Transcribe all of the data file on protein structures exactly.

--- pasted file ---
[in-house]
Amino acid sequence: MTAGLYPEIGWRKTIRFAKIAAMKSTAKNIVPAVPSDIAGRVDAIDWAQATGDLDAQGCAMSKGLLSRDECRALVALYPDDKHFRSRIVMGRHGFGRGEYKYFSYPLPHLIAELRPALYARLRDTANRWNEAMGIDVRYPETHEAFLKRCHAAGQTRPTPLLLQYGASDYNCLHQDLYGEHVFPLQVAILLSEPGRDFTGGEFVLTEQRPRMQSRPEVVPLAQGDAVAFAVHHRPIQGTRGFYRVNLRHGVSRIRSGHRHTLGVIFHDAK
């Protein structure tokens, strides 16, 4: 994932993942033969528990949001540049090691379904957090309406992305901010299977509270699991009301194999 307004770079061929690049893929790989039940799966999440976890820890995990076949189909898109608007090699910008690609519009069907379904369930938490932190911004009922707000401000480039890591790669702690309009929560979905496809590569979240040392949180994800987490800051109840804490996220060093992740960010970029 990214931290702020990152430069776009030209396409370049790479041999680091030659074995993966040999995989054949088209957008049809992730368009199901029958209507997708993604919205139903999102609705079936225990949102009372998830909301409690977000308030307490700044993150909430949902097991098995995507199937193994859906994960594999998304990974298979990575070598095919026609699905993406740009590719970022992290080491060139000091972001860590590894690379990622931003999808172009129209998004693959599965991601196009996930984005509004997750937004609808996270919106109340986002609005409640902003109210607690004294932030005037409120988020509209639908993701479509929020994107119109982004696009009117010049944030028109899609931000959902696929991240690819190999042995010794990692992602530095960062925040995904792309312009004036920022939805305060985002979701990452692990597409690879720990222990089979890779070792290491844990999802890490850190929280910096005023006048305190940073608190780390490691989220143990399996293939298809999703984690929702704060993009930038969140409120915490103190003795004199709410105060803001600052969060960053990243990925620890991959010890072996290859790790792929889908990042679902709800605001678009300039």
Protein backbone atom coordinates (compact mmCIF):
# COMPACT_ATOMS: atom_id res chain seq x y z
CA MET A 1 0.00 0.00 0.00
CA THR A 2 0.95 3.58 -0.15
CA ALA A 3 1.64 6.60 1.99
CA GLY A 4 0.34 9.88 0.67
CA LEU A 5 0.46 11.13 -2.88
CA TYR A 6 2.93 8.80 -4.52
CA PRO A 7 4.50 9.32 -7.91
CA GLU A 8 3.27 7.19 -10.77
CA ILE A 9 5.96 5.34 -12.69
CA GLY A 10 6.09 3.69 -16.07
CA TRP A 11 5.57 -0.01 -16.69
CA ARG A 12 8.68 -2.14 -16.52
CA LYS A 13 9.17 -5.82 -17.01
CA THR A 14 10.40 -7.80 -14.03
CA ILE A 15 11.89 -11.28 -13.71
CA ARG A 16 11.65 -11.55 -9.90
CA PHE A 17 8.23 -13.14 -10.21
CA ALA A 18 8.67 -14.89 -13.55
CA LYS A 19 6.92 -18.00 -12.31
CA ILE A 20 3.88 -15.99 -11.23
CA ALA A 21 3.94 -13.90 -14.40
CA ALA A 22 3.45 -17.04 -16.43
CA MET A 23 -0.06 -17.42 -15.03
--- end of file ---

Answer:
[in-house]
Amino acid sequence: MTAGLYPEIGWRKTIRFAKIAAMKSTAKNIVPAVPSDIAGRVDAIDWAQATGDLDAQGCAMSKGLLSRDECRALVALYPDDKHFRSRIVMGRHGFGRGEYKYFSYPLPHLIAELRPALYARLRDTANRWNEAMGIDVRYPETHEAFLKRCHAAGQTRPTPLLLQYGASDYNCLHQDLYGEHVFPLQVAILLSEPGRDFTGGEFVLTEQRPRMQSRPEVVPLAQGDAVAFAVHHRPIQGTRGFYRVNLRHGVSRIRSGHRHTLGVIFHDAK
């Protein structure tokens, strides 16, 4: 994932993942033969528990949001540049090691379904957090309406992305901010299977509270699991009301194999 307004770079061929690049893929790989039940799966999440976890820890995990076949189909898109608007090699910008690609519009069907379904369930938490932190911004009922707000401000480039890591790669702690309009929560979905496809590569979240040392949180994800987490800051109840804490996220060093992740960010970029 990214931290702020990152430069776009030209396409370049790479041999680091030659074995993966040999995989054949088209957008049809992730368009199901029958209507997708993604919205139903999102609705079936225990949102009372998830909301409690977000308030307490700044993150909430949902097991098995995507199937193994859906994960594999998304990974298979990575070598095919026609699905993406740009590719970022992290080491060139000091972001860590590894690379990622931003999808172009129209998004693959599965991601196009996930984005509004997750937004609808996270919106109340986002609005409640902003109210607690004294932030005037409120988020509209639908993701479509929020994107119109982004696009009117010049944030028109899609931000959902696929991240690819190999042995010794990692992602530095960062925040995904792309312009004036920022939805305060985002979701990452692990597409690879720990222990089979890779070792290491844990999802890490850190929280910096005023006048305190940073608190780390490691989220143990399996293939298809999703984690929702704060993009930038969140409120915490103190003795004199709410105060803001600052969060960053990243990925620890991959010890072996290859790790792929889908990042679902709800605001678009300039």
Protein backbone atom coordinates (compact mmCIF):
# COMPACT_ATOMS: atom_id res chain seq x y z
CA MET A 1 0.00 0.00 0.00
CA THR A 2 0.95 3.58 -0.15
CA ALA A 3 1.64 6.60 1.99
CA GLY A 4 0.34 9.88 0.67
CA LEU A 5 0.46 11.13 -2.88
CA TYR A 6 2.93 8.80 -4.52
CA PRO A 7 4.50 9.32 -7.91
CA GLU A 8 3.27 7.19 -10.77
CA ILE A 9 5.96 5.34 -12.69
CA GLY A 10 6.09 3.69 -16.07
CA TRP A 11 5.57 -0.01 -16.69
CA ARG A 12 8.68 -2.14 -16.52
CA LYS A 13 9.17 -5.82 -17.01
CA THR A 14 10.40 -7.80 -14.03
CA ILE A 15 11.89 -11.28 -13.71
CA ARG A 16 11.65 -11.55 -9.90
CA PHE A 17 8.23 -13.14 -10.21
CA ALA A 18 8.67 -14.89 -13.55
CA LYS A 19 6.92 -18.00 -12.31
CA ILE A 20 3.88 -15.99 -11.23
CA ALA A 21 3.94 -13.90 -14.40
CA ALA A 22 3.45 -17.04 -16.43
CA MET A 23 -0.06 -17.42 -15.03